CALGARY — When it comes to caring for patients, empathy is a desirable trait to have, and 25-year-old Matthew Frank has it in spades.
“I was diagnosed with cancer when I was 20,” says Frank, “I was in my third year of kinesiology at the University of Calgary when they found tumours in my brain.”
The experience of understanding a patient’s condition from their perspective, and being able to feel what they are feeling, is a major reason why Frank chose to become a nurse — and it’s also why he’s pursuing a career in oncology nursing.
“Having such a close connection to cancer, I have an intimate relationship with the disease and the pain it can cause,” he adds. “I feel very much connected to oncology patients — and I have a very strong drive to do everything in my power as a nurse to help them.”
Frank believes that, while there can be a great deal of suffering in a hospital setting, a nurse can greatly ease that suffering by providing excellent care.
“I want to be that nurse that made me smile while I was still in treatment,” he says. “I want to give oncology patients the same expert care I was given while I was so sick.”
Before his diagnosis, Frank enjoyed athletics as a national level white water kayaker — and always took an interest in the human body and how it works, but back then lacked a perspective on how he could capitalize on his interest.
“The idea of a gym teacher or a physiotherapist held little appeal, but after meeting so many amazing and empathetic nurses, I knew that nursing was what I wanted to do,” he says.
“Having a keen understanding of what it is like to be a patient, I wanted to able to pass on the tenets of patient-centred care as a nurse.”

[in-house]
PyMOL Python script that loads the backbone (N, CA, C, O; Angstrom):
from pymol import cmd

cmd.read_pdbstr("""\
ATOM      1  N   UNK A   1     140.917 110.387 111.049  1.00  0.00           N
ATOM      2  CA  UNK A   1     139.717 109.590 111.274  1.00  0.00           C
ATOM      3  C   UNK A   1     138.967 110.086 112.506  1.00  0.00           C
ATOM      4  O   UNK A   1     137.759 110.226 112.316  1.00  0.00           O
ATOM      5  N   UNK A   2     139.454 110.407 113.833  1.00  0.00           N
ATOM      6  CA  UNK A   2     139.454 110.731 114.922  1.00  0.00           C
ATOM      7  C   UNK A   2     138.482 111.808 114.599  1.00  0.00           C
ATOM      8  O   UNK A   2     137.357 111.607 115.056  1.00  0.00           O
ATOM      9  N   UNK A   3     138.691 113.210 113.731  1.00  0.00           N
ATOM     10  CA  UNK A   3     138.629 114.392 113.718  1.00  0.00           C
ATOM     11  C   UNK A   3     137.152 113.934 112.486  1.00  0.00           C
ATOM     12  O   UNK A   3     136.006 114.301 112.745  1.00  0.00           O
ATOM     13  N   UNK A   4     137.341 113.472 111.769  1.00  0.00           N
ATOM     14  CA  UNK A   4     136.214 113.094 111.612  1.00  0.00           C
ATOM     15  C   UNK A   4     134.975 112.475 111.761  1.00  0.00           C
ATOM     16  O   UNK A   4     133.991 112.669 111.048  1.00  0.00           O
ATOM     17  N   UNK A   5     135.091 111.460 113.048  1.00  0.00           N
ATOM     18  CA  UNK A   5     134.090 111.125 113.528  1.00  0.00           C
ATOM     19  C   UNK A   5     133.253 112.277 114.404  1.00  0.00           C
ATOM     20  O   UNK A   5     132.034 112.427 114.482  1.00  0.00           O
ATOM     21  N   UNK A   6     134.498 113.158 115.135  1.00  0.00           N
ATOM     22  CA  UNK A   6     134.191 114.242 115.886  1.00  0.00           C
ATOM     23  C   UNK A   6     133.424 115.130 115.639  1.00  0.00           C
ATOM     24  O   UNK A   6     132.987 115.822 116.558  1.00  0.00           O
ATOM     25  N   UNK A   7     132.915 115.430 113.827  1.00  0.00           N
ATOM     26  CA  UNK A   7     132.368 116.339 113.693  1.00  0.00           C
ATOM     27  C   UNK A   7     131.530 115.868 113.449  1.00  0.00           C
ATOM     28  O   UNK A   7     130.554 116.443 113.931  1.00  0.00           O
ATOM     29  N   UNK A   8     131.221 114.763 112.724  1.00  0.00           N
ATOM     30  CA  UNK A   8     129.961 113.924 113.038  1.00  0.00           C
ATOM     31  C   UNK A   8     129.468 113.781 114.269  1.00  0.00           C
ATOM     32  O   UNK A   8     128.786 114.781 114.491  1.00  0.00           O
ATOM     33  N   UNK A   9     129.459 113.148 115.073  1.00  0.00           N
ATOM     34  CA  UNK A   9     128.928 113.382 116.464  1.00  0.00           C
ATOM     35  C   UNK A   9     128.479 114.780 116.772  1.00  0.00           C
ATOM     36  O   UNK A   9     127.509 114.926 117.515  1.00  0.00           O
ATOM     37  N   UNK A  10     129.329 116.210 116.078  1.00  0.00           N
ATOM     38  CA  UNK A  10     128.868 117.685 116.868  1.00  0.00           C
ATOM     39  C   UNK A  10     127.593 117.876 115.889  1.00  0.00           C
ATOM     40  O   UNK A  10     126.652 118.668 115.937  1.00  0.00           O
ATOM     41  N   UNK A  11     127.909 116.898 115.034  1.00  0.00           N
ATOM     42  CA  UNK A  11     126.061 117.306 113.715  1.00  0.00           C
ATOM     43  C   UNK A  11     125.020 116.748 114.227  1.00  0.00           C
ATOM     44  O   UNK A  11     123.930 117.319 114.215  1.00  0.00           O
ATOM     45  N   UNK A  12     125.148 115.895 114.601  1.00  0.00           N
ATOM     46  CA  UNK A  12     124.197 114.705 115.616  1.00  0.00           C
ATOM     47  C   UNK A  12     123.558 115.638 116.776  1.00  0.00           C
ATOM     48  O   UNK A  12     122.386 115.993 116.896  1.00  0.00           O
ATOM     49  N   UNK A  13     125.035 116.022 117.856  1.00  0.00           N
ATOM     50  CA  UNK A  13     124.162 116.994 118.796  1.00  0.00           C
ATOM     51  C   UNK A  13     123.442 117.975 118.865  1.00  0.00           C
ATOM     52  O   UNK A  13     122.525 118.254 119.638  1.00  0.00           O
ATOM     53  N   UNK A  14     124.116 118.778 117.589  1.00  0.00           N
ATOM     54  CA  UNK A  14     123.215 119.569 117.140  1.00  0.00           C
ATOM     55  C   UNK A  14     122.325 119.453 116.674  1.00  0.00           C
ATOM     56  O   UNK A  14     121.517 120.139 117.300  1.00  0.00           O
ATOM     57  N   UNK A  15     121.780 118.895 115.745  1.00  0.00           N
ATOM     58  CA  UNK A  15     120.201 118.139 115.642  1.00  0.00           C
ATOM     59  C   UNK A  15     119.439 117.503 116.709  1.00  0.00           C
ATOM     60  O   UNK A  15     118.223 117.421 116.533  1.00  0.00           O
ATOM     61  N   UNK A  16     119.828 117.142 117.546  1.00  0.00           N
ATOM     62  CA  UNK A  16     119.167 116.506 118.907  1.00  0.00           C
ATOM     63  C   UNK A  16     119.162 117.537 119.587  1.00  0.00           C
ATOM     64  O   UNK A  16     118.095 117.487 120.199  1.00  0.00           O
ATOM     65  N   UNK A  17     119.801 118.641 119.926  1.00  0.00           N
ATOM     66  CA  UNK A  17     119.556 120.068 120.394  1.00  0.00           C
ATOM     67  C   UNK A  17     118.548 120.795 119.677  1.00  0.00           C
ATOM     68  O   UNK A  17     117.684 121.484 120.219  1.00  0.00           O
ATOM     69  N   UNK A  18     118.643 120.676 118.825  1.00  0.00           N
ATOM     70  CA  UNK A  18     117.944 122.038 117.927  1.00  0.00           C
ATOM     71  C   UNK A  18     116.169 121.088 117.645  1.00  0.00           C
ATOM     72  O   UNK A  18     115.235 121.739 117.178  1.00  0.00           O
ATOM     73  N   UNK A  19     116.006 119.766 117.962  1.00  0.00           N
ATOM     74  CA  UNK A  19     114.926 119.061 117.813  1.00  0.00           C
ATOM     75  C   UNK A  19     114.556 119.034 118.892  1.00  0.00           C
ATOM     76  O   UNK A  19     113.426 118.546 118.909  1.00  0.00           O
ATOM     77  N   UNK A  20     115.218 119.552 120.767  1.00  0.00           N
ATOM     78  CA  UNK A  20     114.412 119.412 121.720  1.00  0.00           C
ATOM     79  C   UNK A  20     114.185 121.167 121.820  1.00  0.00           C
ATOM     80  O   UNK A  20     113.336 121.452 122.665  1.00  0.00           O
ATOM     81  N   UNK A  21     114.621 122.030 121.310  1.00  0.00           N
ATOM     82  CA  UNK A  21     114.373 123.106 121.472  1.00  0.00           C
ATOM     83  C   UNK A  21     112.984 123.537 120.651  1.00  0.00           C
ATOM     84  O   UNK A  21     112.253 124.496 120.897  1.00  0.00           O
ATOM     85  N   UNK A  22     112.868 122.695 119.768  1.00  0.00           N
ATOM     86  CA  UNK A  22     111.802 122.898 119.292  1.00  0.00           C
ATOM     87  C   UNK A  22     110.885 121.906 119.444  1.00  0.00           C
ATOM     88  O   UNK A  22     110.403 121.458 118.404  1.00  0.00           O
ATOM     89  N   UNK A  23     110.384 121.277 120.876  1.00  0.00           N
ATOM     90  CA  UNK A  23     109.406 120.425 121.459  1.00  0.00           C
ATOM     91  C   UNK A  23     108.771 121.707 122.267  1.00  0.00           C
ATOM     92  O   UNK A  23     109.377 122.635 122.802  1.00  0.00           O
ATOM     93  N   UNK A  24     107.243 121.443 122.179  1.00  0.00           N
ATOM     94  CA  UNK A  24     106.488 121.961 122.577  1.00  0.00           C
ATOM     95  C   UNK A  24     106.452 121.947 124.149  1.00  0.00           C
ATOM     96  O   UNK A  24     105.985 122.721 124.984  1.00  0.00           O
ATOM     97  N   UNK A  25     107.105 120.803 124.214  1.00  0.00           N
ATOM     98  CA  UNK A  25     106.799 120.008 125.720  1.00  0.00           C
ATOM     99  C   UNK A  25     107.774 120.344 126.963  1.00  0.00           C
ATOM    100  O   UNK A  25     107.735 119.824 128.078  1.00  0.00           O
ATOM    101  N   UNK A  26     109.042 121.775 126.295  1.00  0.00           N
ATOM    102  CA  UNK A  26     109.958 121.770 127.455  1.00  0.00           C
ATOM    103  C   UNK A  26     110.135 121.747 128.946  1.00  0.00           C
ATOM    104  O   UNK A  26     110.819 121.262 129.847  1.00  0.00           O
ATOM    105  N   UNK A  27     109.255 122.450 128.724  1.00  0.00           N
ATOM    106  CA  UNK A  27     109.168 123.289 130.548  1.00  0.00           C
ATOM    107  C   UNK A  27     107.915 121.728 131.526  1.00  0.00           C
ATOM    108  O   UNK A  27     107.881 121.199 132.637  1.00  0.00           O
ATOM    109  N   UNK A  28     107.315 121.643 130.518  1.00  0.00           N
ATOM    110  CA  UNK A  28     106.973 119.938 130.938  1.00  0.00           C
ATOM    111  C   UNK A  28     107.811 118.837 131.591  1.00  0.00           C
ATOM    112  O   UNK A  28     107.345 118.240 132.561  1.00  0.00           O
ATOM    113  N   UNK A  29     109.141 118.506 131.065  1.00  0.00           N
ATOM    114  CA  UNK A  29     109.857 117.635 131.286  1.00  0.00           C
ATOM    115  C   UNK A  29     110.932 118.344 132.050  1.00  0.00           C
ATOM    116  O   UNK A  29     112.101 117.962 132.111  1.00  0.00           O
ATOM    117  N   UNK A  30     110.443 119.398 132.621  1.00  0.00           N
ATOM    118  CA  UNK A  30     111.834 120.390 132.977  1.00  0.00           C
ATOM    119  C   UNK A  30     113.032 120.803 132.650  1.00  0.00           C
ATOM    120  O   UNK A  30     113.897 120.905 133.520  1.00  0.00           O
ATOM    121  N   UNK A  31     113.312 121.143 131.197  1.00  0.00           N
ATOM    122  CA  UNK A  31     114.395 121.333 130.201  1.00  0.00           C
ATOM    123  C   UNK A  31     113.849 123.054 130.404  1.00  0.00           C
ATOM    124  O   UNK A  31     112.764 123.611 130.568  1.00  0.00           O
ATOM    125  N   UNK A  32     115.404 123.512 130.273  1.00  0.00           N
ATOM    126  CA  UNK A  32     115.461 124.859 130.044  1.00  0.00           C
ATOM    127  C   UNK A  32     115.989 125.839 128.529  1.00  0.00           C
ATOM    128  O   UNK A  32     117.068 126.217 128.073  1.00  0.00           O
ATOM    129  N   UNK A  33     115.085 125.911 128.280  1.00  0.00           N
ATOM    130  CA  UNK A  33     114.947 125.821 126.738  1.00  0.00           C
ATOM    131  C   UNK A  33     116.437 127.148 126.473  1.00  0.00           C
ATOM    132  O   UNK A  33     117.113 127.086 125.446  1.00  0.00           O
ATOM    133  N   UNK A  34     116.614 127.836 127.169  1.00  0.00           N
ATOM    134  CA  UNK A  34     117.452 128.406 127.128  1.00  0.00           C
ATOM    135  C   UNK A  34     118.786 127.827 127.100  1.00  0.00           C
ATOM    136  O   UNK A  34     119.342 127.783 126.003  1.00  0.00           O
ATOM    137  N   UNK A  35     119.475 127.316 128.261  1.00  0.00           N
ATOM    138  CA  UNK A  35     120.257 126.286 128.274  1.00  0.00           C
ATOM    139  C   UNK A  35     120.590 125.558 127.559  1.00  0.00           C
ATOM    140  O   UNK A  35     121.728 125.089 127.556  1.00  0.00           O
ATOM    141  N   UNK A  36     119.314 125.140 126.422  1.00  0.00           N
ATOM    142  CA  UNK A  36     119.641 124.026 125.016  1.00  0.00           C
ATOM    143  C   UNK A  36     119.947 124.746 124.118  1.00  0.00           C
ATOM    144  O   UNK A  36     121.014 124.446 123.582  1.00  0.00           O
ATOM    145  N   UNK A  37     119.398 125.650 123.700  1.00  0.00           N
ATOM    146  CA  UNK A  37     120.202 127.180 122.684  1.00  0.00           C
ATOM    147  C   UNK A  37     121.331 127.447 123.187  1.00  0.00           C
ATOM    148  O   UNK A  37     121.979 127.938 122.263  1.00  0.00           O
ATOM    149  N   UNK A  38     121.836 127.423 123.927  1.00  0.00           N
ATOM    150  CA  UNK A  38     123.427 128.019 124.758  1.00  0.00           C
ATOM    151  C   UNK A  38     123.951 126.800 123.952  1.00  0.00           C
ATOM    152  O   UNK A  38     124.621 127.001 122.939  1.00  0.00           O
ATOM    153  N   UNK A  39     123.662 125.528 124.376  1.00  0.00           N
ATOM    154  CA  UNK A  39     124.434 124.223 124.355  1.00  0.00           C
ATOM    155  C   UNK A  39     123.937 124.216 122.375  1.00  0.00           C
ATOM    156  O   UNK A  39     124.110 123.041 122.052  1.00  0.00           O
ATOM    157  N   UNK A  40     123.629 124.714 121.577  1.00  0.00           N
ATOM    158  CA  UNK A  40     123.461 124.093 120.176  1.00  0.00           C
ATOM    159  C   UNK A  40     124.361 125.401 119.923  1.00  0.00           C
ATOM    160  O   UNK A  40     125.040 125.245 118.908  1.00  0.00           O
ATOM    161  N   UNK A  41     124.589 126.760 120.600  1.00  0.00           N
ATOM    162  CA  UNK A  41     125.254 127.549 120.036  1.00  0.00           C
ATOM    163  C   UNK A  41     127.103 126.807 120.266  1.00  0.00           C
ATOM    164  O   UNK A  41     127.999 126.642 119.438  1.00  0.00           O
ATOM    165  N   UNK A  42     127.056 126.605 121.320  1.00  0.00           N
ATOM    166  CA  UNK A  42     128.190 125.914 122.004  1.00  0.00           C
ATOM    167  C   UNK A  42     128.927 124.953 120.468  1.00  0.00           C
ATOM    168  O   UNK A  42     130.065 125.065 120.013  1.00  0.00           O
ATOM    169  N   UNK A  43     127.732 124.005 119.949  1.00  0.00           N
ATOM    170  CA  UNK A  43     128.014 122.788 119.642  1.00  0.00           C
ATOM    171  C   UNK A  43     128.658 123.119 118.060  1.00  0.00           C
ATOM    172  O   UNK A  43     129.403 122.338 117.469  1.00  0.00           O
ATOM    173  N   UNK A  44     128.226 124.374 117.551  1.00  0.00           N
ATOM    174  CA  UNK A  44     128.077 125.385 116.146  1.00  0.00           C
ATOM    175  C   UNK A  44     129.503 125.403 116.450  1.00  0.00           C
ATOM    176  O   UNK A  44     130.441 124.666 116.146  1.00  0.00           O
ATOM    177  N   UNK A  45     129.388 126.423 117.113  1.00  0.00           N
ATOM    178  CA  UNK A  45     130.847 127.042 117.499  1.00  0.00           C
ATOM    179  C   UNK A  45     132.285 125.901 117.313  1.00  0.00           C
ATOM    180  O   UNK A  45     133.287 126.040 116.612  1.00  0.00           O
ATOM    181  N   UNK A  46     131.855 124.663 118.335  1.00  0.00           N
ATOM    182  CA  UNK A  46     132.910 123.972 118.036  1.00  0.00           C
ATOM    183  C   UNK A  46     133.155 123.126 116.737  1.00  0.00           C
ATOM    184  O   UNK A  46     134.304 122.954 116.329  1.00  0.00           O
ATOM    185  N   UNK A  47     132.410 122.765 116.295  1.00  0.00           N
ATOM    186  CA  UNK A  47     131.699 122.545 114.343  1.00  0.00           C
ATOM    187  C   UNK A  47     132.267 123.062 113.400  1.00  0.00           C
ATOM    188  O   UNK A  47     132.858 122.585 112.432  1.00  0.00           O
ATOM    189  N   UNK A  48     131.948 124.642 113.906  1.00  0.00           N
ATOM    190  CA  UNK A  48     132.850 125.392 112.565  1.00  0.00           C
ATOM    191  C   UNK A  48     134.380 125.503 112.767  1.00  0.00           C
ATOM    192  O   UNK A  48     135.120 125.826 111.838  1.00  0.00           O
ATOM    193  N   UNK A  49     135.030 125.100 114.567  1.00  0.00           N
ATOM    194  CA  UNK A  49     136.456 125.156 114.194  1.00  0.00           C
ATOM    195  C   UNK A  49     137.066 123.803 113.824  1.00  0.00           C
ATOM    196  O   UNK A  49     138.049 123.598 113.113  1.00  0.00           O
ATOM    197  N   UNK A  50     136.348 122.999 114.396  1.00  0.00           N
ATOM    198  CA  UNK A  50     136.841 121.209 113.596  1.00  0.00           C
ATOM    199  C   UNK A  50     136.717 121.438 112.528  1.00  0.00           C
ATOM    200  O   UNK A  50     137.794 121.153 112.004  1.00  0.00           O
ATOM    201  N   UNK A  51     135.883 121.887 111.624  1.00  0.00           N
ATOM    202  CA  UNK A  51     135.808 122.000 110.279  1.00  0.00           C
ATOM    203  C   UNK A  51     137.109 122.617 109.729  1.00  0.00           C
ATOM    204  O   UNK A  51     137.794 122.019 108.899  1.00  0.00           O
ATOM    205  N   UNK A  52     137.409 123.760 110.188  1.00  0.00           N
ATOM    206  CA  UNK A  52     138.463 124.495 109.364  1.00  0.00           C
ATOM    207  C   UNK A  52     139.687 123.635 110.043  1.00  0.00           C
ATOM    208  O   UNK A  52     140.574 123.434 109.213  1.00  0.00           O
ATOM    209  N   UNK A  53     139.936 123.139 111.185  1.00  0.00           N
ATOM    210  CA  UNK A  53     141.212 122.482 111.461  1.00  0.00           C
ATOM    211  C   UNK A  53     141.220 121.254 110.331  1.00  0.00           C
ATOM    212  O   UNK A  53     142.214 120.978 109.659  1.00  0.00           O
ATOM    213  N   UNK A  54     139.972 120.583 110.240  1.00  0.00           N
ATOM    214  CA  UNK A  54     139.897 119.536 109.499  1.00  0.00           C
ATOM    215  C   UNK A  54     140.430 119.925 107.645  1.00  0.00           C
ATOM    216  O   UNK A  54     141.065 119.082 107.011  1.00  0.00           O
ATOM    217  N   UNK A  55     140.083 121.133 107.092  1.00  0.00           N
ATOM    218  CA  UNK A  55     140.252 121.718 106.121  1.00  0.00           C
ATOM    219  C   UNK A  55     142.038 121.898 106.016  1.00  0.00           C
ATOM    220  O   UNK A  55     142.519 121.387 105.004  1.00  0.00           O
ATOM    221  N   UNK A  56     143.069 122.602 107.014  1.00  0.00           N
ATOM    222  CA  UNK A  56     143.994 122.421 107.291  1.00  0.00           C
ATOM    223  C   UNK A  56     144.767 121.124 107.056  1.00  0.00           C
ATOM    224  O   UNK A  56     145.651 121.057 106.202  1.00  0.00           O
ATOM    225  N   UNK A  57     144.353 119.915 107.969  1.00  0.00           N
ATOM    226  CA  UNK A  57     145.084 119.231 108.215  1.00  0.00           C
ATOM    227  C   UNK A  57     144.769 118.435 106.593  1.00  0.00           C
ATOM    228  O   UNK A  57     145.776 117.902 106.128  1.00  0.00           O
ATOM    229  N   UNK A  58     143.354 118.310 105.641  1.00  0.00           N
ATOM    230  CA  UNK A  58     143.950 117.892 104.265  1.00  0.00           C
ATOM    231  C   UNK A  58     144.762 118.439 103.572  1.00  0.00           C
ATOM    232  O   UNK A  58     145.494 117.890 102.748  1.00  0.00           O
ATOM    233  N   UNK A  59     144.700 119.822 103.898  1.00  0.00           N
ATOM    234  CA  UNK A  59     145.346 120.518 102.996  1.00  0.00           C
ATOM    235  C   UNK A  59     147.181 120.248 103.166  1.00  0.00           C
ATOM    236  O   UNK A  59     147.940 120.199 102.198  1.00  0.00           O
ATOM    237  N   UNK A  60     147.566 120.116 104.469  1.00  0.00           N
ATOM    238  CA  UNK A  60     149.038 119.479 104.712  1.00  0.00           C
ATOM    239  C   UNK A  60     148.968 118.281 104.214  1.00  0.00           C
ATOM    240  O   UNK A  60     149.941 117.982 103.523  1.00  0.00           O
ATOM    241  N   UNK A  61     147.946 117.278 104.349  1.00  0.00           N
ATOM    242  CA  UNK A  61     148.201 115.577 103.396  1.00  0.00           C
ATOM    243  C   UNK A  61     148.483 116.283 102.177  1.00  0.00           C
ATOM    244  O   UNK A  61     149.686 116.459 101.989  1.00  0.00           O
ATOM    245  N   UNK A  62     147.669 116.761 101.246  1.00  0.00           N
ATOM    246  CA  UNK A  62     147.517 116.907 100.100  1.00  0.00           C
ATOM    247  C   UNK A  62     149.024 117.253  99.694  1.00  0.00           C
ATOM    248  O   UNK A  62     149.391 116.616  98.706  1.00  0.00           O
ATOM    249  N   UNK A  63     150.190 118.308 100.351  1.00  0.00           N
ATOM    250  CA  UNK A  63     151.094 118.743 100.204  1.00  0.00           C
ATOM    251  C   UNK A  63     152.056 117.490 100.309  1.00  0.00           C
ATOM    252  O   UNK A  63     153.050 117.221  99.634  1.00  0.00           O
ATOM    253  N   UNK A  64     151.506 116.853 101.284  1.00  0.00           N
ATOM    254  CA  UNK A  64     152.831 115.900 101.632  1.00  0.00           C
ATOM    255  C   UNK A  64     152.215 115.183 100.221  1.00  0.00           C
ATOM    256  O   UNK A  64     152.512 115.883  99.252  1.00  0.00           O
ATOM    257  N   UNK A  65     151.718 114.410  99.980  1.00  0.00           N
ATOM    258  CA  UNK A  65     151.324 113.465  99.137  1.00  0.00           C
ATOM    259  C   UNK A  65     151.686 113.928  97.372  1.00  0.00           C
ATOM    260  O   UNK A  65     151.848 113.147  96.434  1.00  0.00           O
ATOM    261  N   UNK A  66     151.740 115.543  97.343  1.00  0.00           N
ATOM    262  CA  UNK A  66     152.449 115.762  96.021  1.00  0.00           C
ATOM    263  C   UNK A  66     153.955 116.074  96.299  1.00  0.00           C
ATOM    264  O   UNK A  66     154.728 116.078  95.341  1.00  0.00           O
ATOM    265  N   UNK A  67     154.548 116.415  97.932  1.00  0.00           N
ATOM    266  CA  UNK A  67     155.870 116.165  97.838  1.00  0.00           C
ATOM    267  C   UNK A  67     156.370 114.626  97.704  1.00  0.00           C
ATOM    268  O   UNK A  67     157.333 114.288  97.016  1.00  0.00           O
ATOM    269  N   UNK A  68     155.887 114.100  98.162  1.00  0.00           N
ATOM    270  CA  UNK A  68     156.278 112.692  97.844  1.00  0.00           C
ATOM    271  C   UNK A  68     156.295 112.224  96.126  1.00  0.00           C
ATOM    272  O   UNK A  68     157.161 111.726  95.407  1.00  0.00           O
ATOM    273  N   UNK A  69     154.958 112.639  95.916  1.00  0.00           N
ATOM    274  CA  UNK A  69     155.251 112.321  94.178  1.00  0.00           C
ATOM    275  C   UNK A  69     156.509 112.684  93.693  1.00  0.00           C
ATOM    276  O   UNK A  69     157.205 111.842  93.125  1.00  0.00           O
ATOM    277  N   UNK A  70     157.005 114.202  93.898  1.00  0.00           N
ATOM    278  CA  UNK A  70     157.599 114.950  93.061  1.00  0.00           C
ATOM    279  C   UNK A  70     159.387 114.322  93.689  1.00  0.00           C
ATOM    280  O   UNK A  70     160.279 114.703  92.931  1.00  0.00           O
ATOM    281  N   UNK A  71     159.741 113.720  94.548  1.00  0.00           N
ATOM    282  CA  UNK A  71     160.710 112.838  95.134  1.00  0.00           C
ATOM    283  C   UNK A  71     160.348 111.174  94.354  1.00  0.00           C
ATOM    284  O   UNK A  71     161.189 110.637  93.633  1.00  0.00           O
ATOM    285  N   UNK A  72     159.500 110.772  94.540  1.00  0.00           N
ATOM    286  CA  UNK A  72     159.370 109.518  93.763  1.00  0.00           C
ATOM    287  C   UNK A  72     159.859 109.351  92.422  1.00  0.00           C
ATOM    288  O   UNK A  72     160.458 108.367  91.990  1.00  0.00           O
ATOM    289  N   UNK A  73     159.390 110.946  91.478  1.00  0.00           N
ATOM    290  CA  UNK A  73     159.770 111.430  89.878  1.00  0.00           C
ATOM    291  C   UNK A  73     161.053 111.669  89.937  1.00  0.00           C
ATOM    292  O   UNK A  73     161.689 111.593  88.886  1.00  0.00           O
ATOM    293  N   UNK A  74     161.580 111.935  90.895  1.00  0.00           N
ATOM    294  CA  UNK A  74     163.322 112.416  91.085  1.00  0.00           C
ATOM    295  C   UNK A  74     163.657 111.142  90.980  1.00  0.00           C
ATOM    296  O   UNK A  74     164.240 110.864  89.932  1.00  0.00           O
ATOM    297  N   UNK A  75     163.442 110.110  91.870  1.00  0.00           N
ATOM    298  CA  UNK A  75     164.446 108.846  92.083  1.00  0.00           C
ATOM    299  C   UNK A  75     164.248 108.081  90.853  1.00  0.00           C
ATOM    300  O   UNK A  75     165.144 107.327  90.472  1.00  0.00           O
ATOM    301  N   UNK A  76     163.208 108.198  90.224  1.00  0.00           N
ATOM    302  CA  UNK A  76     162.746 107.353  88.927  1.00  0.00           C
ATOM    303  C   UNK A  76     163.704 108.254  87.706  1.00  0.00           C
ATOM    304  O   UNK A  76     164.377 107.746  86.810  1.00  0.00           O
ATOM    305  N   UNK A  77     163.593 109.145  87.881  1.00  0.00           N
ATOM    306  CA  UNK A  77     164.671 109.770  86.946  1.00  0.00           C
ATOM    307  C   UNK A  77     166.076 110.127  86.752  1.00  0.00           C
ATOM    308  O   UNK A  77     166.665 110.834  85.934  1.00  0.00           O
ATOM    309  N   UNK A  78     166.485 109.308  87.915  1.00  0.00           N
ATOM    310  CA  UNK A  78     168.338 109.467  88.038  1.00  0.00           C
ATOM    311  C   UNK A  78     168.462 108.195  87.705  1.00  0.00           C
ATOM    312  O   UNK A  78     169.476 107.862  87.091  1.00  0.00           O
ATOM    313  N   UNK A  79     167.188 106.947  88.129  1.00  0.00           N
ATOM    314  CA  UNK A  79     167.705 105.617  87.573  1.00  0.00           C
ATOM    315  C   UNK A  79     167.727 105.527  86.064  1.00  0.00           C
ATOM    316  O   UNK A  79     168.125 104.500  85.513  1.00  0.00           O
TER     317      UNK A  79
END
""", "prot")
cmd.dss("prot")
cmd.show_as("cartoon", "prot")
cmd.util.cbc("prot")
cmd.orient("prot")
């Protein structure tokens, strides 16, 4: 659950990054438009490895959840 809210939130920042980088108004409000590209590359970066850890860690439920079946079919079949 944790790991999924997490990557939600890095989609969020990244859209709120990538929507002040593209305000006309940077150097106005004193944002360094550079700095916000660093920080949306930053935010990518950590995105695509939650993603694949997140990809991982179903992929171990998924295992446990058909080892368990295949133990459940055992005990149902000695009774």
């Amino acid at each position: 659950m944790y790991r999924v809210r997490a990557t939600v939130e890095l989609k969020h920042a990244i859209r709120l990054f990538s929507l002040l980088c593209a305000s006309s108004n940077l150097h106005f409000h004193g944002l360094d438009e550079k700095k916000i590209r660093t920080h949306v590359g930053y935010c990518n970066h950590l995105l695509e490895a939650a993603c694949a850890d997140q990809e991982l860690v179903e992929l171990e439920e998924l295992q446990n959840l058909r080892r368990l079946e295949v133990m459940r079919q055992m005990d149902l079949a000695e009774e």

After working as a Registered Nurse in Clinical Neurosciences at Foothills Medical Centre for the past year, Frank has now set his sights set on oncology nursing, where he can care for cancer patients and those at risk of getting the disease.
“Through my time as both a student and as a registered nurse, I’ve had the opportunity to meet a handful of cancer patients, with some cases presenting as very similar to my own,” he says.
“The teaching the nurses provided to both me and my family helped me to feel confident in what the next steps would be in a new and foreign process. I want to give that same help to patients who are in similar shoes now that I once was.”
Frank has also taken his experience as a patient and desire to help other patients one step further. He’s currently a Patient Advisor on the Calgary Cancer Patient & Family Advisory Council. Frank gives input on provincial patient-education programs and works with the Foothills Medical Centre (FMC) Quality Council to enhance patient- and family-centred capabilities in the delivery of care at FMC. As well, he attends events to speak about his experiences.
Now in remission and living with diabetes as a result of his bout with cancer, Frank is returning to climbing, hiking and kayaking — activities he enjoyed prior to his diagnosis — and is back to living what he calls a more normal life.